STOCKHOLM: The Swedish and Norwegian currencies are expected to strengthen against the euro and the dollar in the next 12 months, continuing their rebound from their dramatic slump in March, a Reuters poll of foreign exchange analysts showed on Friday.
In Norway, expectations of a possible interest rate hike and climbing oil prices will, according to analysts, drive gains, while expectations of global recovery from the coronavirus shock should bolster the Swedish crown.
Global shutdowns and the unprecedented collapse in business activity in the first half of 2020 hurt both countries, particularly Norway, when the price of oil, its biggest export, crumbled.
The Norwegian crown tumbled to all-time lows in mid-March but has mostly recovered after oil prices rose and the Norges Bank increased its daily purchases of the currency.
The Swedish crown fully recovered after hitting a 11-year lows against the euro and a 18-year low against the dollar in March.
By this time next year, the Swedish crown is predicted to rise to 10.10 to the euro from 10.491 now, the median forecast showed.
The Norwegian crown is seen trading at 10.2500 to the euro one year from now, up from around 10.9400 now and 22% above an all-time low set on March 19.
"There is a still a hangover from March for the Norwegian crown," Nordea Chief Analyst Niels Christensen said.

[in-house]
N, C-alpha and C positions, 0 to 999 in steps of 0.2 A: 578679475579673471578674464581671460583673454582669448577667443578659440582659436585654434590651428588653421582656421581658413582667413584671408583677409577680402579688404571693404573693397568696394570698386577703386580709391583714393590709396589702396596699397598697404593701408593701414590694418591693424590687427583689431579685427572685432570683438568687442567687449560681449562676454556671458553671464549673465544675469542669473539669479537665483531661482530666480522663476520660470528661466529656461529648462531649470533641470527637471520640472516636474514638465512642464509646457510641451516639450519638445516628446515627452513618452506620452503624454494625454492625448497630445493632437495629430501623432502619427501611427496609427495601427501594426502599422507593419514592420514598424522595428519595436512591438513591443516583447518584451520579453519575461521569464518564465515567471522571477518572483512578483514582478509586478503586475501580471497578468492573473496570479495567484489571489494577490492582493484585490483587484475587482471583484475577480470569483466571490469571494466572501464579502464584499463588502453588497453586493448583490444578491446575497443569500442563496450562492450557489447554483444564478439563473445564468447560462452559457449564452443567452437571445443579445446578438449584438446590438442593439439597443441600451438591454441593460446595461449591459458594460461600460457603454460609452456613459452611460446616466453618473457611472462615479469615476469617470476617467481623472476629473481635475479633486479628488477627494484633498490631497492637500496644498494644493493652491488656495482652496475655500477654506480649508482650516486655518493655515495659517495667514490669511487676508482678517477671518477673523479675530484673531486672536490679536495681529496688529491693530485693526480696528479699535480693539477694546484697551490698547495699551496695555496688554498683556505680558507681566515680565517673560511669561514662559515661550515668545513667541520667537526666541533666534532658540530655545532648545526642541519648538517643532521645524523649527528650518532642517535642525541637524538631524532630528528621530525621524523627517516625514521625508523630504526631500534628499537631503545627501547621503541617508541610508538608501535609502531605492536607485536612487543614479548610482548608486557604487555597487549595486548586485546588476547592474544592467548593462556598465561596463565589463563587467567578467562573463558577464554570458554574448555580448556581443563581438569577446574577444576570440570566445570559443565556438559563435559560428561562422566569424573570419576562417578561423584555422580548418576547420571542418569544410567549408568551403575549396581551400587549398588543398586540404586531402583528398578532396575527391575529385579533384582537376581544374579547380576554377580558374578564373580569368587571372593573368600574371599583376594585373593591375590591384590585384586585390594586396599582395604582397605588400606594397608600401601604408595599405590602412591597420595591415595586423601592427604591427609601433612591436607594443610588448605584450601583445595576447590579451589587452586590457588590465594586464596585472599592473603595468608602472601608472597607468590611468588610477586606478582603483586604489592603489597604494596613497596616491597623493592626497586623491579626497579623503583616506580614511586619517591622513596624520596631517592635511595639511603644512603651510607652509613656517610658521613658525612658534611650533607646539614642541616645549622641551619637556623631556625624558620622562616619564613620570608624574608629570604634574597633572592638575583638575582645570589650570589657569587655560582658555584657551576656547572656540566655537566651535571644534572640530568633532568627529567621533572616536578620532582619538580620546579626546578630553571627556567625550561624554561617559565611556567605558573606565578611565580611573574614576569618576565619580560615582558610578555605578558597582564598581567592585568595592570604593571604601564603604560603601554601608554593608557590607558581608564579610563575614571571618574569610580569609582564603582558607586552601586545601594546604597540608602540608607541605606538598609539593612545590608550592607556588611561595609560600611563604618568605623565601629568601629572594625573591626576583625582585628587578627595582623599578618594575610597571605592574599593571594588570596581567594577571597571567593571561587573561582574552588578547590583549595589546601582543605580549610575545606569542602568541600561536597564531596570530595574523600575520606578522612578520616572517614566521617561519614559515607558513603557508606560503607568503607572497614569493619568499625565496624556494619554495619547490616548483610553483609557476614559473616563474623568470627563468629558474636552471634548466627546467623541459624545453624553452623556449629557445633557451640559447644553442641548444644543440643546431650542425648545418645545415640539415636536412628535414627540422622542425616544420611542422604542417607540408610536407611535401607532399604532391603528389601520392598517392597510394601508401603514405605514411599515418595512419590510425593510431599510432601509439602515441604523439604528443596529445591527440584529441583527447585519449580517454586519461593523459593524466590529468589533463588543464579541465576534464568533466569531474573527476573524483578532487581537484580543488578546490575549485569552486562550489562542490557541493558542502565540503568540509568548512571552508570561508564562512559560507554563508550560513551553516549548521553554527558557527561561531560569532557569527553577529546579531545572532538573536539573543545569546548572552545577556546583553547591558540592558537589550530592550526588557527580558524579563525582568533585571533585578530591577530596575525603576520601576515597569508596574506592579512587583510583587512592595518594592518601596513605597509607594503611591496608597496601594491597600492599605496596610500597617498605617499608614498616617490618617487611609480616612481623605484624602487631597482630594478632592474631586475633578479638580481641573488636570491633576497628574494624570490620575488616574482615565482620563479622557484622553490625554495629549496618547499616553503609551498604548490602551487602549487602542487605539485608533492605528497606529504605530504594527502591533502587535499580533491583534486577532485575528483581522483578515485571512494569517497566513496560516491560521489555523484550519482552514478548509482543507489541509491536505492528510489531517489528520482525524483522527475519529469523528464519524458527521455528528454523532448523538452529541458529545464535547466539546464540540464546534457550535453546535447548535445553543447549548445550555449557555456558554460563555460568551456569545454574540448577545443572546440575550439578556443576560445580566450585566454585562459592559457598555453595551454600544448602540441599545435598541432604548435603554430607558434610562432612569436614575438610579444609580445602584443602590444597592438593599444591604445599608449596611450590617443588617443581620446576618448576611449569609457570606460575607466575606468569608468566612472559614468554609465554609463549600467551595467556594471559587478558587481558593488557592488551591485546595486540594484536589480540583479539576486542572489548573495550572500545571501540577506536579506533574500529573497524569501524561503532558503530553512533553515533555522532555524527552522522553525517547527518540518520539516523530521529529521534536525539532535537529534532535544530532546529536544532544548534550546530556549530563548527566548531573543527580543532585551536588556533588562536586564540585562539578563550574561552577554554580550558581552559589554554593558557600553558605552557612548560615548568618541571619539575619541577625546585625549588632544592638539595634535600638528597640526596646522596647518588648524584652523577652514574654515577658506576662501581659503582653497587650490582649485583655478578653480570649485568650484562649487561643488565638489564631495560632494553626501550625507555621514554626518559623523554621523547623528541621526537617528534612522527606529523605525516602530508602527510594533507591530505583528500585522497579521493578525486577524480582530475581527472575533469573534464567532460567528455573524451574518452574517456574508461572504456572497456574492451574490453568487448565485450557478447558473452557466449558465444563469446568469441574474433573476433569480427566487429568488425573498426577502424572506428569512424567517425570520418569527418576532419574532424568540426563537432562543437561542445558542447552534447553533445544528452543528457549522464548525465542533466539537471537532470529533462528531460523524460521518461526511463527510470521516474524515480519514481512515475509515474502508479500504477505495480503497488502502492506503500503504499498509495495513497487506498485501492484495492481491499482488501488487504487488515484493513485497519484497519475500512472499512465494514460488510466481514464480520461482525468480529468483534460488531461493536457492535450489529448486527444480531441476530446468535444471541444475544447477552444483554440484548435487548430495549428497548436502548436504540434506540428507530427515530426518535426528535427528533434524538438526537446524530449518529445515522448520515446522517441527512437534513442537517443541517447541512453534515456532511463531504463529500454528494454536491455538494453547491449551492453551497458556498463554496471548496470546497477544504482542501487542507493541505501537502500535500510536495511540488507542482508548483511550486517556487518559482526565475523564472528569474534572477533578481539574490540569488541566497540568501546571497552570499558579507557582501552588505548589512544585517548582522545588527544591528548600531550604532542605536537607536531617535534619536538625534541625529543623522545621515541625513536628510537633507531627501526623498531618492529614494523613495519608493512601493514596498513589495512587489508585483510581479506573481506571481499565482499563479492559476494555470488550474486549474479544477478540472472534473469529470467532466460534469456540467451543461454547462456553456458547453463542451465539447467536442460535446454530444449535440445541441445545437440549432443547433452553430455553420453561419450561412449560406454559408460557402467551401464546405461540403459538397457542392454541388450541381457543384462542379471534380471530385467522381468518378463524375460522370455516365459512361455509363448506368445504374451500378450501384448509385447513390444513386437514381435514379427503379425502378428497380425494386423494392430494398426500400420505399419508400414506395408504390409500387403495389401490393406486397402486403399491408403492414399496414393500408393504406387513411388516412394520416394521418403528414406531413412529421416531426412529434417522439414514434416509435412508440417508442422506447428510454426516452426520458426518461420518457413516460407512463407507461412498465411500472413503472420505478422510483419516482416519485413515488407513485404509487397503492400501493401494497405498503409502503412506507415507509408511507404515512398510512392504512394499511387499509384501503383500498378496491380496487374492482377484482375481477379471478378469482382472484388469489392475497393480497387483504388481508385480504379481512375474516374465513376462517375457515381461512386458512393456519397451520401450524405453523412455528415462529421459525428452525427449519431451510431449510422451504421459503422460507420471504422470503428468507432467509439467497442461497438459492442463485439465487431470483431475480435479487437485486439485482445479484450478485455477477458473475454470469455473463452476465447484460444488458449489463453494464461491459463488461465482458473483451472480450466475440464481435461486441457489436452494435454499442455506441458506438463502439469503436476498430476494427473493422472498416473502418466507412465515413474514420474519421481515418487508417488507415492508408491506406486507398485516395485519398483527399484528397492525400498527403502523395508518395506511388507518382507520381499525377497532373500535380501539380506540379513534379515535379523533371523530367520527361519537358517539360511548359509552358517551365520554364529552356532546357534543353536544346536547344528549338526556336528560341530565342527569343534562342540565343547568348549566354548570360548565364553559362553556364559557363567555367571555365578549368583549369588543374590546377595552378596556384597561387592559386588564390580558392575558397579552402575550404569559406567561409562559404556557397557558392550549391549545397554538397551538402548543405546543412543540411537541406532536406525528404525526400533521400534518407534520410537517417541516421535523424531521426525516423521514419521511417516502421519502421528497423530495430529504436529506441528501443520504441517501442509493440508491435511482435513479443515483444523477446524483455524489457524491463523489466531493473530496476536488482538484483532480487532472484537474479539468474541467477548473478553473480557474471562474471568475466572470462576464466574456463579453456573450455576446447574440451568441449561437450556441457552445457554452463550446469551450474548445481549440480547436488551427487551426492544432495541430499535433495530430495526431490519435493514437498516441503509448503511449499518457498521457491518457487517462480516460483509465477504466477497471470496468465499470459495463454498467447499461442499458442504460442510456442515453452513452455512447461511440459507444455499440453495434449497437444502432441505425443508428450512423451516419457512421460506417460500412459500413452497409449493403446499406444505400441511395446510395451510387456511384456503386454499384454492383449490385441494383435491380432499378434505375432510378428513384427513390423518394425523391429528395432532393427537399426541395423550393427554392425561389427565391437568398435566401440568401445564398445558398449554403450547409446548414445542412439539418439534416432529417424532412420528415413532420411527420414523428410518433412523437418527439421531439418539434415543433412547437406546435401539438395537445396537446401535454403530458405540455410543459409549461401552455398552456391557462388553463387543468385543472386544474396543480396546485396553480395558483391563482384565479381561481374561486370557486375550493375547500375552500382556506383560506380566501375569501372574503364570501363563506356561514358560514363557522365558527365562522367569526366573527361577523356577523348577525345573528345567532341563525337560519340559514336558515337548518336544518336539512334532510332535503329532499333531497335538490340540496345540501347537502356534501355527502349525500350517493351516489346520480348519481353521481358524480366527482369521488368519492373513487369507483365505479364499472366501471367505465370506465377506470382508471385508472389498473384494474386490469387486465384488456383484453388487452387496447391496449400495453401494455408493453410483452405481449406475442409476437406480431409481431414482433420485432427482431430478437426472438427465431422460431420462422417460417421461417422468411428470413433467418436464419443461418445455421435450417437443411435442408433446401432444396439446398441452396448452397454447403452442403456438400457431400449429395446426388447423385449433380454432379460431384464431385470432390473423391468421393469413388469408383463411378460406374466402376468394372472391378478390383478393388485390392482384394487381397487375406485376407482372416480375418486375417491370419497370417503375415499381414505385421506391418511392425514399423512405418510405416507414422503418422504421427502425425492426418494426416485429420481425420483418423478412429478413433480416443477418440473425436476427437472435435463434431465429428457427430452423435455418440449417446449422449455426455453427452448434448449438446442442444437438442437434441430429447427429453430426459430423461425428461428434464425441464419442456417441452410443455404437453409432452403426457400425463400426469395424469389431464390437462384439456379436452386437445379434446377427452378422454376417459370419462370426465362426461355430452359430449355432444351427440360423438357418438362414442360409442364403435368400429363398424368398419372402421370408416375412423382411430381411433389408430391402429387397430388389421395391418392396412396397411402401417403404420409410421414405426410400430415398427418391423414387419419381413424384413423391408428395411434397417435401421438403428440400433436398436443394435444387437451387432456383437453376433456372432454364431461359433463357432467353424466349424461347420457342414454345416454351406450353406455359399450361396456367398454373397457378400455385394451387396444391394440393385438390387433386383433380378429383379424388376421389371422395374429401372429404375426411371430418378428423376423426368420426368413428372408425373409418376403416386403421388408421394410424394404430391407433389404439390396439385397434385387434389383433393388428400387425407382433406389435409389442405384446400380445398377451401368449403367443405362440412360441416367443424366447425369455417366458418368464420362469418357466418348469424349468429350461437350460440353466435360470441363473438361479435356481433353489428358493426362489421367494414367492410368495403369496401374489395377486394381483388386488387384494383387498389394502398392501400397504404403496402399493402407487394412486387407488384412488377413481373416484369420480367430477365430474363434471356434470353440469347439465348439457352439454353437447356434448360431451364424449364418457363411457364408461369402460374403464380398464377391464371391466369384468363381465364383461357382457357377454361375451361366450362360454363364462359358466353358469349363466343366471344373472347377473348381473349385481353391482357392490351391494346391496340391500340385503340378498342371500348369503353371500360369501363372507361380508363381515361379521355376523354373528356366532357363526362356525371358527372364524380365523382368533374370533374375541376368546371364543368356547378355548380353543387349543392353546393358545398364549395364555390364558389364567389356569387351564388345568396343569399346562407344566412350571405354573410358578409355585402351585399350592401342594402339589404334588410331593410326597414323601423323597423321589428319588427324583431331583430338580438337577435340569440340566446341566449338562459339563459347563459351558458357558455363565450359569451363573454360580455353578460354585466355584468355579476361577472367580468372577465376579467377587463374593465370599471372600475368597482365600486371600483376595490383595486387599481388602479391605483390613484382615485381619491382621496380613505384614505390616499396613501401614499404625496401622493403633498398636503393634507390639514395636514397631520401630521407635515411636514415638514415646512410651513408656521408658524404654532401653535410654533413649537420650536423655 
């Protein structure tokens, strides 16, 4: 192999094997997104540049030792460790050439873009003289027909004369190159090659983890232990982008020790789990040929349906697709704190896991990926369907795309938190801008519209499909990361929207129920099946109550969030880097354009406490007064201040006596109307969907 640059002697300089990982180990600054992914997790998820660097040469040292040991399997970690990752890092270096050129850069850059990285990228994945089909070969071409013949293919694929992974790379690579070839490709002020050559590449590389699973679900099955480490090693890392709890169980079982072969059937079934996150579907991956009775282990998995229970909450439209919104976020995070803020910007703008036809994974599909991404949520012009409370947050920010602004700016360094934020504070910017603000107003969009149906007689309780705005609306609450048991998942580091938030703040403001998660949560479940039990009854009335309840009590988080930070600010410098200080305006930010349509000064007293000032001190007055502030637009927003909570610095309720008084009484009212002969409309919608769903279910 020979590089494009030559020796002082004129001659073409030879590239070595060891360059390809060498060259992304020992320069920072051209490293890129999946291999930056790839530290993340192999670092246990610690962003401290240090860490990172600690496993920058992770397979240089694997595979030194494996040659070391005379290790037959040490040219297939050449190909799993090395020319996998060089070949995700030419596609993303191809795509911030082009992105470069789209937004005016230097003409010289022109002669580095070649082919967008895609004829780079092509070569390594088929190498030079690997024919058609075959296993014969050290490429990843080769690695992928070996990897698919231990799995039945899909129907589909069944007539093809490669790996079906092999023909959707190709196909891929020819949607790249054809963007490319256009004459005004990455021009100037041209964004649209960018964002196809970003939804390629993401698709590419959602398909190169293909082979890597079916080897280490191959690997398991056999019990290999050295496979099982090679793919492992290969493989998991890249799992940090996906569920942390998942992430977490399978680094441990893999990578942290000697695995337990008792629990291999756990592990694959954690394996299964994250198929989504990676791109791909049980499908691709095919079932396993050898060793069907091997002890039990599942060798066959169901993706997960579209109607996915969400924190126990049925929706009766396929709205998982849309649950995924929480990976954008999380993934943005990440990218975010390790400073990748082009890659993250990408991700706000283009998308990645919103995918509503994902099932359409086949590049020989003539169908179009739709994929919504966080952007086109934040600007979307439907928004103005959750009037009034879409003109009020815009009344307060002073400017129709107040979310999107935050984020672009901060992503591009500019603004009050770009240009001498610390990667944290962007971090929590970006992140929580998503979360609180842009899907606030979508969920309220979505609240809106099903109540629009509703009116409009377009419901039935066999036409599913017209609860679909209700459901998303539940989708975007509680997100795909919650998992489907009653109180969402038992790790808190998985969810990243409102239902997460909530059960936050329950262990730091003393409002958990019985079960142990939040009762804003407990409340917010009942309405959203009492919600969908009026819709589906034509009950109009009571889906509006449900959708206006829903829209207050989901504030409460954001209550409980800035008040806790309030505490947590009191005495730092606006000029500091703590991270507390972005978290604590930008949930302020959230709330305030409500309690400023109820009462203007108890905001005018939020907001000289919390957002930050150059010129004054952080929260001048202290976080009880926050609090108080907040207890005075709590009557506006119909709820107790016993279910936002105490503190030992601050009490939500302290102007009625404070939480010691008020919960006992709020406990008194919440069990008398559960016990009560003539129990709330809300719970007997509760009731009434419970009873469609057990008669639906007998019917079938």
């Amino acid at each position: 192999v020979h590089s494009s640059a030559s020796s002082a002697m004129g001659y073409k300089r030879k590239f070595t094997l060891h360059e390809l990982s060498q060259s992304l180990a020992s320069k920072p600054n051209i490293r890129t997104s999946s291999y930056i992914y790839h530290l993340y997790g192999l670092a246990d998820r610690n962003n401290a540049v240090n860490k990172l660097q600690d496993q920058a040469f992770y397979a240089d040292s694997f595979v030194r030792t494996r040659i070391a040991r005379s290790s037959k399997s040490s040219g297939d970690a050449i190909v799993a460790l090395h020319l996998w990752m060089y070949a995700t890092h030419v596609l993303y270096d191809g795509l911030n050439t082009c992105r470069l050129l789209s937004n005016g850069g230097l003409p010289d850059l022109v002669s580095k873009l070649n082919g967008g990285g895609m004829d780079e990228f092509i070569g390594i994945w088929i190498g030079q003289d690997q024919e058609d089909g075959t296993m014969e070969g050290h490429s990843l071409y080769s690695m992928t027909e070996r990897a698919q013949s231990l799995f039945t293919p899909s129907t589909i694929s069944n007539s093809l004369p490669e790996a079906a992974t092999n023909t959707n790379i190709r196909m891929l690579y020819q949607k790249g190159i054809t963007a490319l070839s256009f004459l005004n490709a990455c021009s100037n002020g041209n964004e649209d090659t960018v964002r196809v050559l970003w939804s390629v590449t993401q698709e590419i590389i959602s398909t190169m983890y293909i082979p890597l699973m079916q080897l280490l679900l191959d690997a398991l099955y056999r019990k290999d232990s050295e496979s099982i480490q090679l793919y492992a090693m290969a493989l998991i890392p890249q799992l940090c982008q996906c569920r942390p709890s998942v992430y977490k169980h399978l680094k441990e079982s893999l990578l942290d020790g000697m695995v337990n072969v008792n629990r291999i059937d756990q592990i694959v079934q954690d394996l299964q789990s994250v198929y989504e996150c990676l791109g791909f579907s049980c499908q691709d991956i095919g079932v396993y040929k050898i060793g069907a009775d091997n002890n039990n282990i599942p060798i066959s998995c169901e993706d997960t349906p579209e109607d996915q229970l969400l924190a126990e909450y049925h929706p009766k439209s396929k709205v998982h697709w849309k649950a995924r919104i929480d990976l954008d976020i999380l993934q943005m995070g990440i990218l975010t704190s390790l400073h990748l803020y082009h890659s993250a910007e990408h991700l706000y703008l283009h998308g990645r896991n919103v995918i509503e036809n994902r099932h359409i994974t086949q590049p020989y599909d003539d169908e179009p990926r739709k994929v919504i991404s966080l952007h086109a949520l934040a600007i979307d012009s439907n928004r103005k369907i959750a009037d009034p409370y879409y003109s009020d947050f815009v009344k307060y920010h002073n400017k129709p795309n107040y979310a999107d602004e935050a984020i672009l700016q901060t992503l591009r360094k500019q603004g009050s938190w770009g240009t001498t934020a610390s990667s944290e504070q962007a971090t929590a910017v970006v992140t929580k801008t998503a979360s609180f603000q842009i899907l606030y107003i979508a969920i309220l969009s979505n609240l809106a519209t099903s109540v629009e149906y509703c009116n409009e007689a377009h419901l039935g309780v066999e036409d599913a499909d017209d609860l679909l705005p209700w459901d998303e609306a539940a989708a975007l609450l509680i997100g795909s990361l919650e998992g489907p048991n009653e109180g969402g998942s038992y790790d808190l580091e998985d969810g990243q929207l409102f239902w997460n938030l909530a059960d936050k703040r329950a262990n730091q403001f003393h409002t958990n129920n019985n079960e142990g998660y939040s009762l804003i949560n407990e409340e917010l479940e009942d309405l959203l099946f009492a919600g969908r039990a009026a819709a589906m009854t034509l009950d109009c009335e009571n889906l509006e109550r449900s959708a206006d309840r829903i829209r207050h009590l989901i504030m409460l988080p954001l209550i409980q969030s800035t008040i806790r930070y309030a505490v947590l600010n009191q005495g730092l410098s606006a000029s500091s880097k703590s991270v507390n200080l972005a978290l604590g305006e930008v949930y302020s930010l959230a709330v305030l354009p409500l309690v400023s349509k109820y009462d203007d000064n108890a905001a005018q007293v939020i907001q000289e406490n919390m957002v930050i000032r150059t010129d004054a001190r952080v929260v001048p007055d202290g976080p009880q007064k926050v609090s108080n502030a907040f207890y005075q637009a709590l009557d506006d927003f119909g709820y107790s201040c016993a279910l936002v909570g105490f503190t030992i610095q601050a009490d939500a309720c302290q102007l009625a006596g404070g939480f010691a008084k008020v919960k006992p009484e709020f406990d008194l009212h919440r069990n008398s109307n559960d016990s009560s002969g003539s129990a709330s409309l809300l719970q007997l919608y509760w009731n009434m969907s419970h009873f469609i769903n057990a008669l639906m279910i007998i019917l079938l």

He said the Norwegian currency had more room to gain because its recovery lagged that of its Swedish counterpart.
Although Sweden's authorities avoided hard lockdowns other European countries had imposed, its export-oriented economy and the currency were hit hard by the global market slump in March, and then benefited from the subsequent upswing.
"The strong recovery by the Swedish crown over the summer fits with strong rally in global equities," Christensen said.
Sweden's Riksbank taken some emergency steps, but has resisted cutting interest rates, keeping the benchmark at 0.0%, giving the crown an advantage over currencies from countries which have slashed rates.
In May, Norway said it would spend an equivalent of 424.6 billion crowns ($45.6 billion) from its oil fund, a flow of money which would boost its currency once converted back into the crown.
Norway cut its key interest to zero in May, but in June Norges Bank said it expected to hike rates in 2022, making analysts optimistic that the crown will continue to strengthen.